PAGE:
Co-Ownership with Your Parents: Is It Right for You?

 Co-Ownership with Your Parents: Is It Right for You?

Every generation of first time homebuyers faces their own unique challenges. A recent report from Statistics Canada suggests that young people in BC are turning to family co-ownership as a means of overcoming some of those challenges. In fact, in BC, one out of every five residential properties owned by younger Millennials and older Gen Zers – those born in the 1990’s – is co-owned with a parent.

Reasons for co-ownership vary. In some cases, co-ownership is a purely financial decision. The adult child lives in the co-owned property while the parent lives elsewhere. Or, co-ownership can be based on social factors, with multigenerational living situations allowing for shared childcare responsibilities and combating social isolation.

But is co-ownership right for your family? Whether it’s finding the perfect multigenerational home or navigating the complexities of mortgage co-signing, at Stilhavn, we understand the benefits and challenges associated with co-ownership. Here are a few things to consider if you think this options could be for your family.

Benefits of Co-Owning with Family

Increased Buying Power and More Affordability
Combining finances with a family member typically allows buyers to qualify for a larger loan. Further, shared monthly costs can help to improve affordability.

Building Equity
As you pay down the mortgage, both parties build equity in the home. This provides a return on investment and longer term financial security.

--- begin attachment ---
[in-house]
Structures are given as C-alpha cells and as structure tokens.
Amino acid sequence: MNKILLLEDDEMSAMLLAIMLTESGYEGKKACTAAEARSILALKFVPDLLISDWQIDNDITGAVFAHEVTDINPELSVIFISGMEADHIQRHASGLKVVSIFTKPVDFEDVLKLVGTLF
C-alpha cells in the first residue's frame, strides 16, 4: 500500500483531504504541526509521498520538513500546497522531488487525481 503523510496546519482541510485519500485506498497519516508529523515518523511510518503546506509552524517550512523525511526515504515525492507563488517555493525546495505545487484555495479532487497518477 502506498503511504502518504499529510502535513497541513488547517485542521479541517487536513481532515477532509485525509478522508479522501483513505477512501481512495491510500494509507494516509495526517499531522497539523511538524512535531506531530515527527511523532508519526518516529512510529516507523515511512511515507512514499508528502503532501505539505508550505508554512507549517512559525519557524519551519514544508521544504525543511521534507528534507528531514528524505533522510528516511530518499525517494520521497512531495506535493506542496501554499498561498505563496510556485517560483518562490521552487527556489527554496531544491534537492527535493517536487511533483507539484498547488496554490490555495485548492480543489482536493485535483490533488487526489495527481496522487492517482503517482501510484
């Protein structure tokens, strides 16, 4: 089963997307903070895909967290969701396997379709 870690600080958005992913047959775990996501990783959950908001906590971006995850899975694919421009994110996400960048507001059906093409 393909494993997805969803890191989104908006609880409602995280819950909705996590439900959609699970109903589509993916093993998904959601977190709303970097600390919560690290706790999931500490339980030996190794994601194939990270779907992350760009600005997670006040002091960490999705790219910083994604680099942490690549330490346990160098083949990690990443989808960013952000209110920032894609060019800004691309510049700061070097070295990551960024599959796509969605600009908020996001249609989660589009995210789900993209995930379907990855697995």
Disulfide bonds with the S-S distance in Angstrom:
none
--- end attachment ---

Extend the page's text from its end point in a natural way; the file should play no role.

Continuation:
Potential Tax Benefits
In some cases, co-ownership may provide tax deductions for mortgage interest, property taxes, or capital gains when the home is sold.

Shared Responsibility
Co-owning can mean sharing homeownership duties like maintenance and repairs. This can ease the burden, especially for aging parents.

Challenges of Co-Owning with Family

While co-ownership has benefits, it also comes with some things to consider:

Agreeing on Shared Decisions
As co-owners, you’ll need to agree on any major decisions regarding the property, including renovations, rental and the eventual sale of the home. Conflicting opinions can strain relationships.

Unequal Financial Commitment
If one party provides more for the down payment, they may want a larger share of proceeds when the home sells. This should be discussed upfront.

Complicated Exit Strategy
Selling a co-owned home requires navigating each person’s share of equity. Exiting the arrangement may be difficult if you have a falling out.

Questions to Ask Before Co-Owning

Before taking the leap into co-ownership, have an honest conversation about the following:

How much will each person contribute to the down payment and monthly costs?
How long do you plan to co-own the home? Under what conditions would you sell it?
What renovations or changes can each person make without approval?
What happens if one person faces financial hardship and can’t make payments?
What if one owner wants to move in with a significant other or new spouse?
How will household chores, repairs and maintenance be divided?
How will you resolve conflicts if they arise?
How will proceeds be divided when the home is sold?


Putting it in Writing

To prevent misunderstandings, put the co-ownership details in a written agreement. Having things in writing provides legal protection if disagreements come up and helps to avoid any strain on the relationship as a result. The agreement should address important topics such as ownership percentage, cost division, occupancy rules and repairs.

If this option is available to you as a FIRST TIME HOME BUYER, let’s chat: 604-805-6820,

Article courtesy of Stilhavn Real Estate Services


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